You must know your body, your training style and your system of training. Make sure you have a plan that addresses your weak point while still building your strengths. You can’t half-ass a serious bench program. You need to know what you need to accomplish and how you will do it. The best way to train smart is to first discover what works best for you. You do this by trying many different things. Ed has used just about every program and movement out there to build his bench press and is always trying new stuff. This is the same philosophy that has made Westside Barbell what it is today. You need to look outside the box to see what others are doing. There are many times when the answer you are looking for is right in front of your face.

The second aspect of this topic is to know what your body can and can’t handle. The biggest opponent of benching big is overtraining. This will lead to a decline in performance and can set you up for injuries. You need to know when to bring it up and when to back it down. As stated above remember what the main goal is and work toward that. If your goal is to bench 600 in 14 weeks and you are getting beat up at the 12 week point, it may be a better idea to back it down for a week then see how much you can bench for a 1RM with your shirt on. Basically, use your head and trust your instincts.

Don’t rely completely on the gear

Do not rely on bench shirts and/or steroids to press the weight for you. Train to get strong. Louie once wrote that he had a triple ply denim bench shirt lying in the corner of the gym with a bottle of test on it and it has yet to bench anything. While this is a very simple statement it does stress a valuable point. We are now in the age of better shirts and easy access to steroids. Both can have a profound difference on your training. It is important to read the last sentence again.

Both can have a profound difference on YOUR TRAINING.

YOUR TRAINING is what determines the final outcome. You need to train to get stronger. Your raw bench press is still very important. Yes, you need to learn how to use your shirt but you need to get stronger. The final outcome is always based on your raw strength so take the time and make sure you are getting stronger. If you do not, you may make short term gains but they will come to a halt if you do not get stronger.

Ed’s triple threat

I asked Ed what the three most important aspects of his personal bench program were. Without a second thought he told me technique, back and triceps. These are the three main areas Ed places his focus. Ed has come to understand that you can’t fix everything at one time and need to place your focus in those areas that will yield the highest gain. These are the three main areas for Ed. Let look at each one in detail as explained to me by Ed.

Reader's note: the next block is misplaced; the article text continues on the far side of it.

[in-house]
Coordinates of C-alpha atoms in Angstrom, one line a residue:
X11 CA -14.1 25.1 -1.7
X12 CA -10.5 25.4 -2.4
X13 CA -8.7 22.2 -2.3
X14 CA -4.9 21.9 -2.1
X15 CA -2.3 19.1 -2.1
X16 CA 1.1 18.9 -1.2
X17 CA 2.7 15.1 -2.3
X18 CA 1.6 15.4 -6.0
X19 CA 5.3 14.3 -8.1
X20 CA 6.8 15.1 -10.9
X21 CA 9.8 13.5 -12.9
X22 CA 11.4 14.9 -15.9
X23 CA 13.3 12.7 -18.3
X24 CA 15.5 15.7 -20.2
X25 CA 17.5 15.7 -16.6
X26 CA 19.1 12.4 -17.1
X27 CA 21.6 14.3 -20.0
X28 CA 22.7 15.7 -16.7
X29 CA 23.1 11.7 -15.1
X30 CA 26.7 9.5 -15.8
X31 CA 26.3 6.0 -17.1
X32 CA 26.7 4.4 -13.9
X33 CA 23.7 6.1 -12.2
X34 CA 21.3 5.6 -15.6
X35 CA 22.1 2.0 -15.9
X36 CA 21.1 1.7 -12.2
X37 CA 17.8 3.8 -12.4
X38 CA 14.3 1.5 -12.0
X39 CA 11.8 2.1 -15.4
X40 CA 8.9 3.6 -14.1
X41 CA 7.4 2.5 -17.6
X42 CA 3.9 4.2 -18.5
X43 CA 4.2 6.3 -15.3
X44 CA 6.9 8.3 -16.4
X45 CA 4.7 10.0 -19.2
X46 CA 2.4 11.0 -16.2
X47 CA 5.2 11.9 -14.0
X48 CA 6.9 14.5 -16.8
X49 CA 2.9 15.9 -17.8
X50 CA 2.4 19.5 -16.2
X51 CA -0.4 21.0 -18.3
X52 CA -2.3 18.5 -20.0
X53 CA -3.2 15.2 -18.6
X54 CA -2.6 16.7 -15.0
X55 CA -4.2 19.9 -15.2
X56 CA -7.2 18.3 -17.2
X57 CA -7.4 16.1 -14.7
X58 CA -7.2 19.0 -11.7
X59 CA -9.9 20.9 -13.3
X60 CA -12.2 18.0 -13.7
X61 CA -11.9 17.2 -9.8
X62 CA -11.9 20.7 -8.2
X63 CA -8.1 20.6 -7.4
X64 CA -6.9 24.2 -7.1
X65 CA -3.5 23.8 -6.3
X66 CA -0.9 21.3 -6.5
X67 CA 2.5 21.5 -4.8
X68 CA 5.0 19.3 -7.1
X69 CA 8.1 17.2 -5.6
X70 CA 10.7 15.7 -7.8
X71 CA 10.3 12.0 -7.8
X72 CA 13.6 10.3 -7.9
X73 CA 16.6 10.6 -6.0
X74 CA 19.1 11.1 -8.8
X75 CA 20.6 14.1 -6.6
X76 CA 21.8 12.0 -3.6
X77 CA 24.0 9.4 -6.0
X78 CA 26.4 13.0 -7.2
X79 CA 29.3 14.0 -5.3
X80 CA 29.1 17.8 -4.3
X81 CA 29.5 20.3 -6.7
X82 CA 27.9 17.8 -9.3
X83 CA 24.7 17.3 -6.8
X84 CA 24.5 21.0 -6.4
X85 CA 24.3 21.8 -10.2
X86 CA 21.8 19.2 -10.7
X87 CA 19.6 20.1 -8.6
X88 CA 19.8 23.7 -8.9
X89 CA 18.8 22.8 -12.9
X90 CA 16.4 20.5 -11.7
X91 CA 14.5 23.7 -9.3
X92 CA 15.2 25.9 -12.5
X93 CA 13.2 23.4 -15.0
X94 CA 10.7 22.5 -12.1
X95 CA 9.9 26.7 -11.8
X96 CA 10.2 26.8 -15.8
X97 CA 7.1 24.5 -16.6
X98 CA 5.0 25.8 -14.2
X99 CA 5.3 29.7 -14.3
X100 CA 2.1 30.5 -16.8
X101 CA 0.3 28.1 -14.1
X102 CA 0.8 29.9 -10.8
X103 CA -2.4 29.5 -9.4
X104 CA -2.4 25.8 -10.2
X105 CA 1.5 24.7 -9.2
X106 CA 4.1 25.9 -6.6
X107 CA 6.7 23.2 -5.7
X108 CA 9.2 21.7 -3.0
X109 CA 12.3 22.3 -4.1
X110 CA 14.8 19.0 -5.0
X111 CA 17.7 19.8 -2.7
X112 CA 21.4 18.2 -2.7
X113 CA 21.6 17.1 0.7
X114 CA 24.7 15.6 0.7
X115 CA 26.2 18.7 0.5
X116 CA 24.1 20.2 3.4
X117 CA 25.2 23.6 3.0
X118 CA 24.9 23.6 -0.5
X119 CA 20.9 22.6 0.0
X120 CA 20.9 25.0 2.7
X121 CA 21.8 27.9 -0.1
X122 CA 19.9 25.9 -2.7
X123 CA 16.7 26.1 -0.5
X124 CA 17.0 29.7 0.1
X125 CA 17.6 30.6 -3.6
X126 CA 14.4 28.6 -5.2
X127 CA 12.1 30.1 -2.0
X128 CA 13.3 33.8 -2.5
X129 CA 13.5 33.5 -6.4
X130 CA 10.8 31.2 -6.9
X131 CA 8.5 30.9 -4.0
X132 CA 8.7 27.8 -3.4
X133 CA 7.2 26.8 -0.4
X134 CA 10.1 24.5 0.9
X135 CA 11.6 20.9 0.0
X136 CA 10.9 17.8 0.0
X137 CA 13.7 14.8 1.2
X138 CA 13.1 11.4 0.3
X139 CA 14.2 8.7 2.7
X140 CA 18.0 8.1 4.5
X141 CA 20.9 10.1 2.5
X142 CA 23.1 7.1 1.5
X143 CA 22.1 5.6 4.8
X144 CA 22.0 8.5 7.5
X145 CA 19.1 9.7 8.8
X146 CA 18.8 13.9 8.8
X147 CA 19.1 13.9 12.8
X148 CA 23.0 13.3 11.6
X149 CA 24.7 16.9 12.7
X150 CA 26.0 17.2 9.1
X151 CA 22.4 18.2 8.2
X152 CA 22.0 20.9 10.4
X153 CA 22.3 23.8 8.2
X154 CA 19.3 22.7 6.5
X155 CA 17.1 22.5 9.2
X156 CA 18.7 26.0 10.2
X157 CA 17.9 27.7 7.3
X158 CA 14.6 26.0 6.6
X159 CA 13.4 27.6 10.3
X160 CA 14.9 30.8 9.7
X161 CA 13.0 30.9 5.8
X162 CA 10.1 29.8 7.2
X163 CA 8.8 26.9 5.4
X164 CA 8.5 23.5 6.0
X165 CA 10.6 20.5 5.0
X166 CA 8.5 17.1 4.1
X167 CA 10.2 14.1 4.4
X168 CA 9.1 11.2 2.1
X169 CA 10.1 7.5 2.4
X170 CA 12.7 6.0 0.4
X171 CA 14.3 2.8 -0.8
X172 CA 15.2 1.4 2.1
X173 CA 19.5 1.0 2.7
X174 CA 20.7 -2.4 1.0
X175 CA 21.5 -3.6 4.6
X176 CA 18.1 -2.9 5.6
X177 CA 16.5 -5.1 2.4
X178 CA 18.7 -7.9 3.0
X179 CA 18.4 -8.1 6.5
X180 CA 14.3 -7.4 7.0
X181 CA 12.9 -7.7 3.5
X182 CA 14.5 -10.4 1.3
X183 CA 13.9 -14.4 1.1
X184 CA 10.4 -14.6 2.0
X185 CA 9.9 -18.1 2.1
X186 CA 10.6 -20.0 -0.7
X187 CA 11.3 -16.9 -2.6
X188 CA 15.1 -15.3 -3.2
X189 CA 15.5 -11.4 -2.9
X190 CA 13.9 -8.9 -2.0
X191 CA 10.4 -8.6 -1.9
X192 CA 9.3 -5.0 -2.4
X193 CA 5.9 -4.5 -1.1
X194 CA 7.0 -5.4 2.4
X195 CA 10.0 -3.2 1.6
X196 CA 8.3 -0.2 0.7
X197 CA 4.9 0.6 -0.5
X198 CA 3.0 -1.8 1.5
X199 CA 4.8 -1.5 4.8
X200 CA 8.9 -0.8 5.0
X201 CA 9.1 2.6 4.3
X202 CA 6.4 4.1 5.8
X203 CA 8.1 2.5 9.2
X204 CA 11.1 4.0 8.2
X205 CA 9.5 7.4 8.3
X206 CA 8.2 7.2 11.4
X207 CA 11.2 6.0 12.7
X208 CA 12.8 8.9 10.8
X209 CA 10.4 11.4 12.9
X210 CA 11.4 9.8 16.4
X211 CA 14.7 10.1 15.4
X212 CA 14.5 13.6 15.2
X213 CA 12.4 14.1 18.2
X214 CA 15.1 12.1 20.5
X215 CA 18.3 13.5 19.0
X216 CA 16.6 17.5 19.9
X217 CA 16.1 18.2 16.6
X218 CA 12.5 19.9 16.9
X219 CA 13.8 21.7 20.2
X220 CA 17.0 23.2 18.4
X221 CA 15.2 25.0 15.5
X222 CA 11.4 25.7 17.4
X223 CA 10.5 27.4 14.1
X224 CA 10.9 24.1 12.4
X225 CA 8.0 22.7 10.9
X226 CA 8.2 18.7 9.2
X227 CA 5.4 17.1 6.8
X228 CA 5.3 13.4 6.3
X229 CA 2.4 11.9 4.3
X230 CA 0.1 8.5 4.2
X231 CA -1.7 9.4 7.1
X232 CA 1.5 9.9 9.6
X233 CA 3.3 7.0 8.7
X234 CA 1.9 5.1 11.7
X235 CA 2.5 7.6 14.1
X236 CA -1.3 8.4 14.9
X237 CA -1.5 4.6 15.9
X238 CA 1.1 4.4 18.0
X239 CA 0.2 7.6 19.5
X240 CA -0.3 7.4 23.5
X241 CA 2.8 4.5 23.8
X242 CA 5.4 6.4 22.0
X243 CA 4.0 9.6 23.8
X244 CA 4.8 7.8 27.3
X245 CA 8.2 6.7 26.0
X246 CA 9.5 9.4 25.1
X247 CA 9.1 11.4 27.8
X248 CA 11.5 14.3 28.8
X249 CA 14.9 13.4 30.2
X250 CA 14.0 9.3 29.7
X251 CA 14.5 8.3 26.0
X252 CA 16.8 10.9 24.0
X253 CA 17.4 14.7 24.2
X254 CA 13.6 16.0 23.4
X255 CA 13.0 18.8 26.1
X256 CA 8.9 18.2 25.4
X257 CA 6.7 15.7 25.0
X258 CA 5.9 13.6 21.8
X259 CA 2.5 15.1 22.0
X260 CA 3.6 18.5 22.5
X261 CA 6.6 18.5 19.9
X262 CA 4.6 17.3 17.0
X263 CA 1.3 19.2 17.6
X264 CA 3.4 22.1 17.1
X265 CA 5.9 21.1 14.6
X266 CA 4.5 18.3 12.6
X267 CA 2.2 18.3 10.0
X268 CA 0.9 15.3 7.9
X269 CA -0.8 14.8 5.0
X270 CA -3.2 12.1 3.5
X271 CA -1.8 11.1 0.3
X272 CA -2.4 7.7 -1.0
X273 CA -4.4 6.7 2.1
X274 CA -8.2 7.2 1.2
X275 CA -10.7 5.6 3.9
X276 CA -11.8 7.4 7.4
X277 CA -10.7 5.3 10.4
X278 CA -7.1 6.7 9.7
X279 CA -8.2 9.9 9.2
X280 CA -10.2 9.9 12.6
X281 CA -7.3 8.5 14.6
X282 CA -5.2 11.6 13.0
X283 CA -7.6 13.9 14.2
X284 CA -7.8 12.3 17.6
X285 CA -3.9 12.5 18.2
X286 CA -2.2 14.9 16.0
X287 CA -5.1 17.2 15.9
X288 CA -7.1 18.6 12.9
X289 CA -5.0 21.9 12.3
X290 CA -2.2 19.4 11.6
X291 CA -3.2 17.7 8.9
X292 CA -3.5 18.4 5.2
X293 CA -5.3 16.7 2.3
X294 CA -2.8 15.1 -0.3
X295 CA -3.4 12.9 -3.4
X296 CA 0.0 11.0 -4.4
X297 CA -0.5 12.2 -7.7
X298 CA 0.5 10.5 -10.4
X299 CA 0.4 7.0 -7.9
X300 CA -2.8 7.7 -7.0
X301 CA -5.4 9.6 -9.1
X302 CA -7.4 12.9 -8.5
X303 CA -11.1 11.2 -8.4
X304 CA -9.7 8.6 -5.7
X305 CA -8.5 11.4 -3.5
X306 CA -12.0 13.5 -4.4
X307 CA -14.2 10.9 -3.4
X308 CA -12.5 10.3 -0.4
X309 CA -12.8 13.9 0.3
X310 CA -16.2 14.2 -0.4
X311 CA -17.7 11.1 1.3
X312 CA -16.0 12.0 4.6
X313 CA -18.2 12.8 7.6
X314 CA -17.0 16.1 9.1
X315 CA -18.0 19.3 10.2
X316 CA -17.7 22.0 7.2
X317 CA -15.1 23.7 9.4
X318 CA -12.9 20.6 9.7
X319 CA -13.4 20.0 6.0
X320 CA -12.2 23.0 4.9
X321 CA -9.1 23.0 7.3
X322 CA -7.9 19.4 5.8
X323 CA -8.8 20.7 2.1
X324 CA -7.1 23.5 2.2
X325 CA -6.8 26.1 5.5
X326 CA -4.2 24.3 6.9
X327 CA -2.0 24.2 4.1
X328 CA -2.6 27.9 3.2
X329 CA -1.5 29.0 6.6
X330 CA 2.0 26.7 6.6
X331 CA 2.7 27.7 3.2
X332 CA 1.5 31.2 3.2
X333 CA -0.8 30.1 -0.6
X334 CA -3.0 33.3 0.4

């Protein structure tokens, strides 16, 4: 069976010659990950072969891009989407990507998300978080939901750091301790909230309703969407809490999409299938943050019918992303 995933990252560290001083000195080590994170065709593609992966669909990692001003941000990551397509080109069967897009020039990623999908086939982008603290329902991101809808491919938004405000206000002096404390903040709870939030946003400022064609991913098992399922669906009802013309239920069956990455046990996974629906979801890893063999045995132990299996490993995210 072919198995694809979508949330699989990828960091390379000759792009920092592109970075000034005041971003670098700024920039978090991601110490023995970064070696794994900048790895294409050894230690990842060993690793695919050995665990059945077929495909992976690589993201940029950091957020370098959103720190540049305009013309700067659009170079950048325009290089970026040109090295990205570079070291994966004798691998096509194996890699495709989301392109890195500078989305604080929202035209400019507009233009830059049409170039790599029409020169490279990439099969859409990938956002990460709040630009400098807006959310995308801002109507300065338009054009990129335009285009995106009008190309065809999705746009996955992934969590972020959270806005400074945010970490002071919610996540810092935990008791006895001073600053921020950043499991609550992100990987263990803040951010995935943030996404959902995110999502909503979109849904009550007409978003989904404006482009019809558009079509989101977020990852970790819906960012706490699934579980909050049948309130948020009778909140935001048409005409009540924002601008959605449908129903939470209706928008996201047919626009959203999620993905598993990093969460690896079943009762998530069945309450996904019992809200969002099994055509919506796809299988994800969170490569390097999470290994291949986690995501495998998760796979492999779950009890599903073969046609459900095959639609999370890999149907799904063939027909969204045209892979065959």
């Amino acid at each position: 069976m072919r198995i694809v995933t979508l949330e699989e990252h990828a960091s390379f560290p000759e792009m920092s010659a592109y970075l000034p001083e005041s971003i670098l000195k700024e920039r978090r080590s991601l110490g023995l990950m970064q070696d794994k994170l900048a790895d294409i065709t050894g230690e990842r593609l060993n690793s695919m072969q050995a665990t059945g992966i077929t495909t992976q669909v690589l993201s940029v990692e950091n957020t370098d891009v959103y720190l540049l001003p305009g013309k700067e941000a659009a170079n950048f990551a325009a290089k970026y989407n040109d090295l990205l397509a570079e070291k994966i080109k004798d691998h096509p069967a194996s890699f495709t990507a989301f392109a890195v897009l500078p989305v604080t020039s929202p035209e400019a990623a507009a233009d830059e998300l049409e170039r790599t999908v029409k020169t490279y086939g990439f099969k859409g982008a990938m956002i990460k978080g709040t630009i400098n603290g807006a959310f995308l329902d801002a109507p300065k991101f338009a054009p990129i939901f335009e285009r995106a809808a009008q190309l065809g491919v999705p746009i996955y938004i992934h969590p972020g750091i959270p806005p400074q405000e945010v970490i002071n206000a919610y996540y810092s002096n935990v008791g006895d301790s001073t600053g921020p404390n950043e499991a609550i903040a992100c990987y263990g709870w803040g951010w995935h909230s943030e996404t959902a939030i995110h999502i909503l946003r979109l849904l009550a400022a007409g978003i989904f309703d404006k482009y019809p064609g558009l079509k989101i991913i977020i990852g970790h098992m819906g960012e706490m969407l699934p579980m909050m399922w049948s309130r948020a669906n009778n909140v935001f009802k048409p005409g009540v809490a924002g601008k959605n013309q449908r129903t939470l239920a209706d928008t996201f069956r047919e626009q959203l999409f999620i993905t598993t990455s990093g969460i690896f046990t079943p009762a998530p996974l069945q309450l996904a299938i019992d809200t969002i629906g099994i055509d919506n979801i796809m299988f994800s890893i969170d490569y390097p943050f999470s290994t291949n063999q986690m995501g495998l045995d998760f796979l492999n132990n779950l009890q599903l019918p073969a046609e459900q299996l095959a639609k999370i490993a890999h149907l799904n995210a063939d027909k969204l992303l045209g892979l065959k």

1. Technique – Ed has discovered that technique is a very important aspect to his bench training. If he takes his focus off this for any length of time his technique begins to slip. He makes sure to work his bench technique every week with every set and every rep. He never does a single rep without have one of his training partners making sure his form is locked in. When it does break his partner will make the necessary verbal commands to get Ed back on track. For all maximal weights his partners will actually talk him through the lift. The key to training bench press technique is by repetition. You have to hit the proper technique over and over to the point that is becomes automatic.
  2. Back – This is one of the biggest weaknesses that Ed seems to be working with at this time. He has found when his back it strong so is his set up and lock out. If he misses a beat with his back training his bench press takes a hike. I have found this to be true with many lifters. Ed makes sure to hit his back 2-4 times a week with various rowing and shrugging movements.
  3. Triceps – Ed has also found triceps training to be vital to his bench press. His sticking point tends to be just short of lockout. By adding in various lockout movements he has found he can drive through this sticking point and continue to beat personal records. He makes sure to always change up his lockout training to overcome any overtraining he may suffer.

Training style

Ed has trained many different ways and believes each had a part in increasing his bench. Westside training took his bench to the 500’s, Metal Militia training took his bench into the 600’s, and now he has been currently working with Matt Lamarque and his style of training to get ready for the 2005 WPO BB4$. Matt has been a great help with adjusting his training and fixing technique. The help and support from other lifters is one of the major reasons Ed stays in this sport. He states he would be nowhere near the lifter he is today without the advice and criticism he has received from other lifters.

Ed’s next meet

Ed starts his training program 15 weeks out and is currently training for the WPO BB4$ His training is as follows:

Sport specific technique training – According to Matt Lamarque, the lifter should work up to a weight and do 5 singles with full range movement and a loose shirt. Ed started with 65% of his max and has been increasing the weight 20 pounds each week. He must complete all 5 singles before he goes up in weight the following week. Ed follows the singles with some type of pressing movement (i.e. dumbbells or push ups), and then triceps work.

Bench assistance training - Includes back, upper back/traps, shoulders and forearm exercises. These movements change from session to session and are viewed as what they are “assistance”. The goal of these movements is to assist in the development of the bench press. While these movements are very important to the development of the whole, they are not the main workout. They are designed to assist the body to do what he intends it to do, bench press. The point Ed is trying to make is keep the main focus on the bench press and let the other stuff do what it is intended to do.

It was great speaking with Ed in regards to his bench press training. I have known Ed for many years and have seen him make outstanding progress while having to overcome some major set backs. PR’s have not come easy for him and he has learned a lot along the way. It was great to see his willingness to try to share what he has learned over the years and we all wish him the best of luck with his continued training.